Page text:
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Textiles from Human Cells for Replacement Vessels, Tissues, Organs



Scientists at University of Bordeaux/French National Institute of Health and Medical Research (Inserm) have developed a completely new biological material, made using human fibroblast cells, that can be turned into sutures, vascular grafts, and many other medical devices and tissue replacements.

They showed that their Cell-Assembled extracellular Matrix (CAM) can be turned into yarns of different strength, flexibility, and to have various other characteristics. These yarns can be used as sutures, but also to create artificial vessels and other devices for implantation. Because these yarns are similar to those used in clothing, the same types of machines can be used to weave and knit them into all kinds of medically useful things.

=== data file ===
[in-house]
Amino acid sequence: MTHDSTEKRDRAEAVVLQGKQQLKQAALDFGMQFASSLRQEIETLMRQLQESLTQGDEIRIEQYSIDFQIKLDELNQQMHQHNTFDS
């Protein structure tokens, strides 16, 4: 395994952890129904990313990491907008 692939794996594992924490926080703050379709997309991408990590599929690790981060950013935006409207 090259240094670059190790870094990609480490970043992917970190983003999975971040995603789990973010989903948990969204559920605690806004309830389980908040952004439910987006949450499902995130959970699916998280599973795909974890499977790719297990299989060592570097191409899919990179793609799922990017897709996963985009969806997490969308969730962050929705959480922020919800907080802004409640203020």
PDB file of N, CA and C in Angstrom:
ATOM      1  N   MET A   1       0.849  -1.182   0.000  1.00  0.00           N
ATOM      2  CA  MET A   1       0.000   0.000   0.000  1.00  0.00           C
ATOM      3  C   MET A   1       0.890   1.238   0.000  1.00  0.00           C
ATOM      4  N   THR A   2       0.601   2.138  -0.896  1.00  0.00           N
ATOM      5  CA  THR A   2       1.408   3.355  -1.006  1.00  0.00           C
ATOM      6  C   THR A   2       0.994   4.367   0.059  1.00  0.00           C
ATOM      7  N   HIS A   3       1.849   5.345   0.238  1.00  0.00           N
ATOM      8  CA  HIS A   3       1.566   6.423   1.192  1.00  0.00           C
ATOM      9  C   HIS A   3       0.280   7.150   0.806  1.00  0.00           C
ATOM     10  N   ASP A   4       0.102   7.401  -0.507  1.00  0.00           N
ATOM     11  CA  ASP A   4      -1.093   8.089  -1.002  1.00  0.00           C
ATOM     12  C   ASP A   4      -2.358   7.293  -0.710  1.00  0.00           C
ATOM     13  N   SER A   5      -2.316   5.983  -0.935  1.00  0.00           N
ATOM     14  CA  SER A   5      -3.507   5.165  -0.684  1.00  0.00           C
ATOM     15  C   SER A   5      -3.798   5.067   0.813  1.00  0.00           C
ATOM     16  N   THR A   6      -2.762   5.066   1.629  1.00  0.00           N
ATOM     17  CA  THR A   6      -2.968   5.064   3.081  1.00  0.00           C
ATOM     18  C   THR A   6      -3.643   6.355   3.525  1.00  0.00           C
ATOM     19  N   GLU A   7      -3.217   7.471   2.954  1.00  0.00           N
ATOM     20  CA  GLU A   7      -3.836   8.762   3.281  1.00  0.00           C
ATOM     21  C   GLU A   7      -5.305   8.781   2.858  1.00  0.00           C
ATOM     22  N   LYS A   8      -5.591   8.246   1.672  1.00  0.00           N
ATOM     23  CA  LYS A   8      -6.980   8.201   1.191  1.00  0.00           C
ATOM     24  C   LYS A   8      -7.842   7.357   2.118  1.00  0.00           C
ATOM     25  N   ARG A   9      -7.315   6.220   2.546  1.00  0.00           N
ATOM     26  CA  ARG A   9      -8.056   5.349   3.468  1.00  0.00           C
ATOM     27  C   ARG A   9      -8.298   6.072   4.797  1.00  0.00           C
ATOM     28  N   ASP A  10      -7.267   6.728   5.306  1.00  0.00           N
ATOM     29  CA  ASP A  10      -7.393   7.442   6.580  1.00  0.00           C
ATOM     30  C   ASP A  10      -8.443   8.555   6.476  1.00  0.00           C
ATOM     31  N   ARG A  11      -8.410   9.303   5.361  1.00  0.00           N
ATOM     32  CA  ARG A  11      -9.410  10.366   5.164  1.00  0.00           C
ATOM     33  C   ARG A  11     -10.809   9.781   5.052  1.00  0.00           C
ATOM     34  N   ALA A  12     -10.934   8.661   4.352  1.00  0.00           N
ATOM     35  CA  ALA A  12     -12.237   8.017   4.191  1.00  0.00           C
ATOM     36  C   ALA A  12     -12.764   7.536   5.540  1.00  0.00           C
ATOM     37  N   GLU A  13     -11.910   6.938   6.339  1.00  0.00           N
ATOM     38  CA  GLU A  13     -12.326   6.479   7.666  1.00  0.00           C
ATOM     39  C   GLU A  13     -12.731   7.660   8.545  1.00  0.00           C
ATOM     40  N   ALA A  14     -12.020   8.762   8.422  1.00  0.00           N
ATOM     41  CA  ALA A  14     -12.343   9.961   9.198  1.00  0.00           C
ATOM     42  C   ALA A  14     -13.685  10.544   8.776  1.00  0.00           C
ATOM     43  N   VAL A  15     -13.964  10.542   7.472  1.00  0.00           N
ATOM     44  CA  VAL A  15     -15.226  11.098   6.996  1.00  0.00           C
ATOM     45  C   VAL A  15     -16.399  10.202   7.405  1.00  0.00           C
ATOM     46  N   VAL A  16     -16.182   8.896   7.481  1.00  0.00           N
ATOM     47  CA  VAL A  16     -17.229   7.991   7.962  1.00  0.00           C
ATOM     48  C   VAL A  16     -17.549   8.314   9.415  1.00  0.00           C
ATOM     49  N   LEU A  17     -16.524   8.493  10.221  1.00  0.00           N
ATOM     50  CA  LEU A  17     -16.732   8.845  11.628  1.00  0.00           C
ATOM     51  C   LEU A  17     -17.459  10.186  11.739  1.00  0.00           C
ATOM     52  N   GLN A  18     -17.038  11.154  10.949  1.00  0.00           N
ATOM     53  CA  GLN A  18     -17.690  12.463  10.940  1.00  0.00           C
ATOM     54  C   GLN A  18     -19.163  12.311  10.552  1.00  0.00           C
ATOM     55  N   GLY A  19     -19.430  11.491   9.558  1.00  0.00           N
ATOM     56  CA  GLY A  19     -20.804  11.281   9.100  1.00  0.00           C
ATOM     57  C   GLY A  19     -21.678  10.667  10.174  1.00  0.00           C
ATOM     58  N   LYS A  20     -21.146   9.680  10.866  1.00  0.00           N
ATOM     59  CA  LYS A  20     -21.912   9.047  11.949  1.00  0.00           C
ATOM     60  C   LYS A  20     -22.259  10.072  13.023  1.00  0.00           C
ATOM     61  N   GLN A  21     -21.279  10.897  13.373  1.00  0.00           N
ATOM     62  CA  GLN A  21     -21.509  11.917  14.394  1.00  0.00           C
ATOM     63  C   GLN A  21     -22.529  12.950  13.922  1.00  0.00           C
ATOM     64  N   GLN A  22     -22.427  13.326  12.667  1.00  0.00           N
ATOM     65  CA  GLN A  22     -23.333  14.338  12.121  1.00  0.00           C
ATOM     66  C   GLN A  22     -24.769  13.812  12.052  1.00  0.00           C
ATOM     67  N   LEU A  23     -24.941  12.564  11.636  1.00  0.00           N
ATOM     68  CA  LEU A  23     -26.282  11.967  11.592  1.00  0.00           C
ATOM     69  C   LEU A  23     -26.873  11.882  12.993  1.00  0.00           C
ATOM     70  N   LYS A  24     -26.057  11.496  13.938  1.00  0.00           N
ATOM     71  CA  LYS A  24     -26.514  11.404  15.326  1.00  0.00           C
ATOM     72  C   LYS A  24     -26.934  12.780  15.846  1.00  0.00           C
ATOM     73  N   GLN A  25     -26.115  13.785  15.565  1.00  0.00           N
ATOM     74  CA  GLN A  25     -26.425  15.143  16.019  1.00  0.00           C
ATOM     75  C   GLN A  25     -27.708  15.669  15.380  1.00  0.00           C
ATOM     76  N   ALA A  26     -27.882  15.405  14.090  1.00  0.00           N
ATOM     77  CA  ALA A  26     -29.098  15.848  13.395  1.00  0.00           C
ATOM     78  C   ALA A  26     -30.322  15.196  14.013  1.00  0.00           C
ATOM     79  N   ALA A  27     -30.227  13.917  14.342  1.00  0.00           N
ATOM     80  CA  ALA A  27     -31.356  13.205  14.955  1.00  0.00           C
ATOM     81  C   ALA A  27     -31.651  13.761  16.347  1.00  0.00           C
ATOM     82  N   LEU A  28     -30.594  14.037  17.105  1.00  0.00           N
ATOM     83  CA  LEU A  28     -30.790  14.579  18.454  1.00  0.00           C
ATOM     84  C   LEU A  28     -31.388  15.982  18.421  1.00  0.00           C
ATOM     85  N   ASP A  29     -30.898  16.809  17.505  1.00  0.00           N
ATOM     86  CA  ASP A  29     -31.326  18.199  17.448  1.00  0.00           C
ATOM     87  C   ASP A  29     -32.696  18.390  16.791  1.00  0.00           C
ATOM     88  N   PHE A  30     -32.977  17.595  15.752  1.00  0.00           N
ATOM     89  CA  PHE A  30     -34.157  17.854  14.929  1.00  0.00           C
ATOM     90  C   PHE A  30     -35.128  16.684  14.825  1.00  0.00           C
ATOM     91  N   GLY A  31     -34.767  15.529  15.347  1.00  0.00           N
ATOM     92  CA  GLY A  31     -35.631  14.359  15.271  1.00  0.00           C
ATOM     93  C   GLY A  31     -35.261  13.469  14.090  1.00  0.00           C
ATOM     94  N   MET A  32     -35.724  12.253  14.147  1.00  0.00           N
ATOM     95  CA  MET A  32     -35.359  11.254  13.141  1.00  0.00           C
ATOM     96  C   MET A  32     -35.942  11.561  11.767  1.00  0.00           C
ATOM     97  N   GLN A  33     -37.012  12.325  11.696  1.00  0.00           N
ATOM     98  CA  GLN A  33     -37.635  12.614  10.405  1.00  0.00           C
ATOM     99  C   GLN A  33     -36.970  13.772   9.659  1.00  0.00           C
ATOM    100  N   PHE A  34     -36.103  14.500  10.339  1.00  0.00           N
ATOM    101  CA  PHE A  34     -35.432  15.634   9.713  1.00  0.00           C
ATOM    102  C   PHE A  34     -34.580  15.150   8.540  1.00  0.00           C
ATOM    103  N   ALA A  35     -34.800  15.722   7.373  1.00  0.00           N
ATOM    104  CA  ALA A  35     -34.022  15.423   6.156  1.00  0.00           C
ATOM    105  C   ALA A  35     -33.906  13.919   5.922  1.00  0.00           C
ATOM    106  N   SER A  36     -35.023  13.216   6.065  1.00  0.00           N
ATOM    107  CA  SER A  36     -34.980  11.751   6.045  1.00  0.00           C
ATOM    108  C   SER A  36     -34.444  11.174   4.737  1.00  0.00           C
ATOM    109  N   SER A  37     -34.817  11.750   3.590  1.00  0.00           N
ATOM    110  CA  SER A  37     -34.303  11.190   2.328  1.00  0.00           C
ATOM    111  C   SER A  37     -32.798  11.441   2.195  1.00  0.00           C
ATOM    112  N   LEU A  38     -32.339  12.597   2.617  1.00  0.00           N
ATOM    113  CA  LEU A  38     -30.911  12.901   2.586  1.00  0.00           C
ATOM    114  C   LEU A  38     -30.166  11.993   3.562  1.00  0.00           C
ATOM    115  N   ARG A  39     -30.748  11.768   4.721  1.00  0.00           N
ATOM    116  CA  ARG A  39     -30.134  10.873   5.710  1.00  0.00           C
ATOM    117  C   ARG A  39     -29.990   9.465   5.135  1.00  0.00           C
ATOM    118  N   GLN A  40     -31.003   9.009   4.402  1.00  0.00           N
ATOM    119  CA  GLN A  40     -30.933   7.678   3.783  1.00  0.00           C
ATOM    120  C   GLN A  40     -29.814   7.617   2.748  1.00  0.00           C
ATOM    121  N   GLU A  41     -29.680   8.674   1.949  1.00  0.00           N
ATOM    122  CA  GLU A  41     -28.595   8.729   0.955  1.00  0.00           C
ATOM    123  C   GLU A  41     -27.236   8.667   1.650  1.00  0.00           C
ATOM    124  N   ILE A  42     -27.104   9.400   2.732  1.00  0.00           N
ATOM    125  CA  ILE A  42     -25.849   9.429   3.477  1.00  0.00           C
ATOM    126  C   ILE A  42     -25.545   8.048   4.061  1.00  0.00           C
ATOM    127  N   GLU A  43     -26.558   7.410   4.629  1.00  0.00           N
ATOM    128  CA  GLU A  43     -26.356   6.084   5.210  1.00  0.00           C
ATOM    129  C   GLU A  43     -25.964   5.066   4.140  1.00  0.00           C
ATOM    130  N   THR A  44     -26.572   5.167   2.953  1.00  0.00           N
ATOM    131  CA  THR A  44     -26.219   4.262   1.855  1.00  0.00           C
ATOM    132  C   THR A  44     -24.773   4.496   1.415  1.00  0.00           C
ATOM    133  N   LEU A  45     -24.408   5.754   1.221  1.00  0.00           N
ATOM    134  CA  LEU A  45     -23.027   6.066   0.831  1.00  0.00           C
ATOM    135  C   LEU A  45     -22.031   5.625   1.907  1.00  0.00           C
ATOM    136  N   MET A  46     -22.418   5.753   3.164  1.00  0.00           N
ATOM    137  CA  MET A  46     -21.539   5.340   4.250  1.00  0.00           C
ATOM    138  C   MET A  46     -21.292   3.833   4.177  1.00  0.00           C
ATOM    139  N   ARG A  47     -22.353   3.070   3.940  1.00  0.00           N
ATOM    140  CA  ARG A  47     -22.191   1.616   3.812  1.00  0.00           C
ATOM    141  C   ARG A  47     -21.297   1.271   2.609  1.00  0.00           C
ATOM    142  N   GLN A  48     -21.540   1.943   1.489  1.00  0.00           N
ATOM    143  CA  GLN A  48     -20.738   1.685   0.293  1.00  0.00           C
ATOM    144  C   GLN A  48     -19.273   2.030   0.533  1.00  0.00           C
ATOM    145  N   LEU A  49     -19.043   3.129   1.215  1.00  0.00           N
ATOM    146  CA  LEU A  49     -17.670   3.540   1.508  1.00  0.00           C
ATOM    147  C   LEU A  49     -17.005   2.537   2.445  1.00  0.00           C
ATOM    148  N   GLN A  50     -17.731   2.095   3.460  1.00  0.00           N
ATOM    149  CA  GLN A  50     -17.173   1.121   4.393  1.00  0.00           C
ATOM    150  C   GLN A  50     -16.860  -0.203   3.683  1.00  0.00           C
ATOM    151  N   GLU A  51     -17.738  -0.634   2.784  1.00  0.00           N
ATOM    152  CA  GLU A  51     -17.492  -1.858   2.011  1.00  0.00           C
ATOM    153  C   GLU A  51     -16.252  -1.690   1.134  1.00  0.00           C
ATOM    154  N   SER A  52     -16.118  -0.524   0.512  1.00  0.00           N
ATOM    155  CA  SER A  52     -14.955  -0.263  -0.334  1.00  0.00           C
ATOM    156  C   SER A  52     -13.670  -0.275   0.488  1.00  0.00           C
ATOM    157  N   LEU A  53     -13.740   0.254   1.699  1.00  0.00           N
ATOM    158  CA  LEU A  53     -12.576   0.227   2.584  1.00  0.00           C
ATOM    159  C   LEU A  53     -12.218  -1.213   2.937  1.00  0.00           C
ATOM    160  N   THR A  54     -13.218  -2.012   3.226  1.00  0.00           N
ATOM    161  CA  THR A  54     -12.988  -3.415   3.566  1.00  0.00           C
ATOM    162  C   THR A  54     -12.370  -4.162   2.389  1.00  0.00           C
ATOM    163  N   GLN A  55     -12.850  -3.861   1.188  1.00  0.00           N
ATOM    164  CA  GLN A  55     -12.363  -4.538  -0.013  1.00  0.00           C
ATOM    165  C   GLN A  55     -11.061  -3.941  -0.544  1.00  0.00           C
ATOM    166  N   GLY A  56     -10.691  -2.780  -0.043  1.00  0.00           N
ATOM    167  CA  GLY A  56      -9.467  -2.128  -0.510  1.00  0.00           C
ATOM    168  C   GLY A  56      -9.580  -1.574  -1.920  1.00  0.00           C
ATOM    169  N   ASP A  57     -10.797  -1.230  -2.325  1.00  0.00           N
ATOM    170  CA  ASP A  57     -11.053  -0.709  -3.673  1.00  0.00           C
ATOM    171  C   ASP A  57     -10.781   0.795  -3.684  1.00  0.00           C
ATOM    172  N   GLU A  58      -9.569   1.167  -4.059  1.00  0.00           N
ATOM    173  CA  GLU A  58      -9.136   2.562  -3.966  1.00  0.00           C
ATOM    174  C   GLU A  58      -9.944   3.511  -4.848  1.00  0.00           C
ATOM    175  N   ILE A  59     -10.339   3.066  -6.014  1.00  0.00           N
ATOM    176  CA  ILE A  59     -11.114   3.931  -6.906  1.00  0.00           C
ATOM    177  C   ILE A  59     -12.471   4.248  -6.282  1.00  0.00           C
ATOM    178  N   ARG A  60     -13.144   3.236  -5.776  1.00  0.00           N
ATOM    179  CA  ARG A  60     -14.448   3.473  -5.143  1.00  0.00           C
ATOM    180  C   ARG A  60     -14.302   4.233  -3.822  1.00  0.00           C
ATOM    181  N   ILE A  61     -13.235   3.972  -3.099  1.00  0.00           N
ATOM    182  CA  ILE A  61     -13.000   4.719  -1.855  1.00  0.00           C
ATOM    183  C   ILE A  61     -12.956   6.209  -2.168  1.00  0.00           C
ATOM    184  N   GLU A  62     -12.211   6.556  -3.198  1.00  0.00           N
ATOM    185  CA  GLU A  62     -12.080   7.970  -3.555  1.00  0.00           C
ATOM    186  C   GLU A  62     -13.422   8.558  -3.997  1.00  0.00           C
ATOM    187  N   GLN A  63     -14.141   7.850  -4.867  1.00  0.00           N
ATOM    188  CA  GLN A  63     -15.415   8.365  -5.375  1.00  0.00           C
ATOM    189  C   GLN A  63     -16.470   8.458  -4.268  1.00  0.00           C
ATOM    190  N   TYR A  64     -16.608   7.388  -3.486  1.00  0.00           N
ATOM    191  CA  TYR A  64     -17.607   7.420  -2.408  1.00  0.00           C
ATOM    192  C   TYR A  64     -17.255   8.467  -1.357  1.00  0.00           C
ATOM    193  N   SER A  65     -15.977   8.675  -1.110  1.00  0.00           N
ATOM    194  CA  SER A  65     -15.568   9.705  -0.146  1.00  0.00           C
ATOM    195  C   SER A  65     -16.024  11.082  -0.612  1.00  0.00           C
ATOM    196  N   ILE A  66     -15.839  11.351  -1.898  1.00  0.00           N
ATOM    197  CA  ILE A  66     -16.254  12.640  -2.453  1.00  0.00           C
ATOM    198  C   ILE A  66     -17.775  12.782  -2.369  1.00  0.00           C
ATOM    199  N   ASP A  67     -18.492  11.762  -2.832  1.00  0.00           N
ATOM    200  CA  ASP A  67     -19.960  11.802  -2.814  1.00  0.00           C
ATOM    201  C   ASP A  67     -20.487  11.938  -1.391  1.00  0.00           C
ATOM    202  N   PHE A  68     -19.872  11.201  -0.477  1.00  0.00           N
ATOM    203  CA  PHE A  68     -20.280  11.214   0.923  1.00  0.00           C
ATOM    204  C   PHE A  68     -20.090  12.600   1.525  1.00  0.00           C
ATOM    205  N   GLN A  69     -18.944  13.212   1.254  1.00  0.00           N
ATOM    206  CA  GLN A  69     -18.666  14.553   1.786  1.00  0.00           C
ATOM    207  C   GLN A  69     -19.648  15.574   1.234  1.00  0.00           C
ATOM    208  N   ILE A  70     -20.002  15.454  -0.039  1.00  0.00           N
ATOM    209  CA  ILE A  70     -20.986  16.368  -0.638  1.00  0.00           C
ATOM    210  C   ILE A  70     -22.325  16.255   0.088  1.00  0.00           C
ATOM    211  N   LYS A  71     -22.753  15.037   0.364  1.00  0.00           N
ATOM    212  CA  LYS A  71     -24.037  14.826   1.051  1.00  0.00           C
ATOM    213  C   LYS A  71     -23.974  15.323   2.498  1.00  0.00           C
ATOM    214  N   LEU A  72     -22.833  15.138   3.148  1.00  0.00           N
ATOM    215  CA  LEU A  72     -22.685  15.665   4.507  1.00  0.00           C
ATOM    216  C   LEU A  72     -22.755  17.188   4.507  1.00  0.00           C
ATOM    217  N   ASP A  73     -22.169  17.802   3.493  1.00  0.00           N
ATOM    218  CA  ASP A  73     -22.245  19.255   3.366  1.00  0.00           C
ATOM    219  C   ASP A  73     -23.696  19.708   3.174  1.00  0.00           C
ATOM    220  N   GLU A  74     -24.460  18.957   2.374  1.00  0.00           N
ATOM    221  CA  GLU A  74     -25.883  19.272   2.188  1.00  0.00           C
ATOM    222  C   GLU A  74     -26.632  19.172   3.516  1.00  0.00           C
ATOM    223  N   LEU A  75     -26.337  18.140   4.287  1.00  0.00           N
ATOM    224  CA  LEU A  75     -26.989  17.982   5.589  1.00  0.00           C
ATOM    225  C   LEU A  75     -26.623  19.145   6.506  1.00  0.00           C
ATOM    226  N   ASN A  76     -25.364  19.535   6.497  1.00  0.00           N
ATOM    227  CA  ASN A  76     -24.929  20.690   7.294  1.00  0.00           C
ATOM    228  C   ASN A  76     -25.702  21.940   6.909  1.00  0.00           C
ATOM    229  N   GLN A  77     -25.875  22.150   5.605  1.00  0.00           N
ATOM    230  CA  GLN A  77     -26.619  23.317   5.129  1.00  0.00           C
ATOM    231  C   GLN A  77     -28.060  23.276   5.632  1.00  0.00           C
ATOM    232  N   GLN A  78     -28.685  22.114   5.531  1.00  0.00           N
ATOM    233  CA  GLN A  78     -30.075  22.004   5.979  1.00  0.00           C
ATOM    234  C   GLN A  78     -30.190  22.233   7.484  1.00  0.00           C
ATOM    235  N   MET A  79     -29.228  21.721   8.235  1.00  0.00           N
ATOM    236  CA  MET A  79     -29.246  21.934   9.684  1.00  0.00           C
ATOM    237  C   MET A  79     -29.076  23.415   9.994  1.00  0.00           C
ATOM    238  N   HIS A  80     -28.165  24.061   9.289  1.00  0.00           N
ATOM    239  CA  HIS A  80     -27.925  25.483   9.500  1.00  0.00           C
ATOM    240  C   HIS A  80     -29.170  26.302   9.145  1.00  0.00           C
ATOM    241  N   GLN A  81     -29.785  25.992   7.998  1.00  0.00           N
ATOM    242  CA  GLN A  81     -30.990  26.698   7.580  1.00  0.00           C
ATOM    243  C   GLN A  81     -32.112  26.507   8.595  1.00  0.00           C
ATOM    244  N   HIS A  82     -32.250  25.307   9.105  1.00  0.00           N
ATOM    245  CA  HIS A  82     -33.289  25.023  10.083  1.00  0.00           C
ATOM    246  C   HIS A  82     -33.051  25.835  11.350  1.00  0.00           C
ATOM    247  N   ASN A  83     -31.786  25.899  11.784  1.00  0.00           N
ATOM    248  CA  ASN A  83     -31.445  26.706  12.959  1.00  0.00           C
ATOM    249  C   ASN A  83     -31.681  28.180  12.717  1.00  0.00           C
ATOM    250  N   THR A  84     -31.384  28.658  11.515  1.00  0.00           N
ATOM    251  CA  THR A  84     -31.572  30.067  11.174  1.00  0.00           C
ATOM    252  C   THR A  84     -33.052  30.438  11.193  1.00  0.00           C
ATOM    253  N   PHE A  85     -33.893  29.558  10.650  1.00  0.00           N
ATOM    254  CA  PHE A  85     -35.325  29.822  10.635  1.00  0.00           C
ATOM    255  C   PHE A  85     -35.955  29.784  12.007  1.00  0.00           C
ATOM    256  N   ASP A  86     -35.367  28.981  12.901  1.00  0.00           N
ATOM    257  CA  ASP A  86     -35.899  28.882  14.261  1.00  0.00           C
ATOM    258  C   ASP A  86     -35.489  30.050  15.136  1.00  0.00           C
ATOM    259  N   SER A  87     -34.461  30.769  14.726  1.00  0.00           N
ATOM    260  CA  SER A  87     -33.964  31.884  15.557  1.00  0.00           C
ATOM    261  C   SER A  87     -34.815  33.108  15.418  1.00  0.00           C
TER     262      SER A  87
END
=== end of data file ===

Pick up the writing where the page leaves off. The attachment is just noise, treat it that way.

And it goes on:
The material, which is high in collagen, can be mass produced, and it shouldn’t be rejected by the body when used as part of implants. So far this is all in the laboratory stage, but tests on animals are on the horizon once the researchers refine these textiles a bit more.

Study in journal Acta Biomaterialia: Human textiles: A cell-synthesized yarn as a truly “bio” material for tissue engineering applications

Via: Inserm



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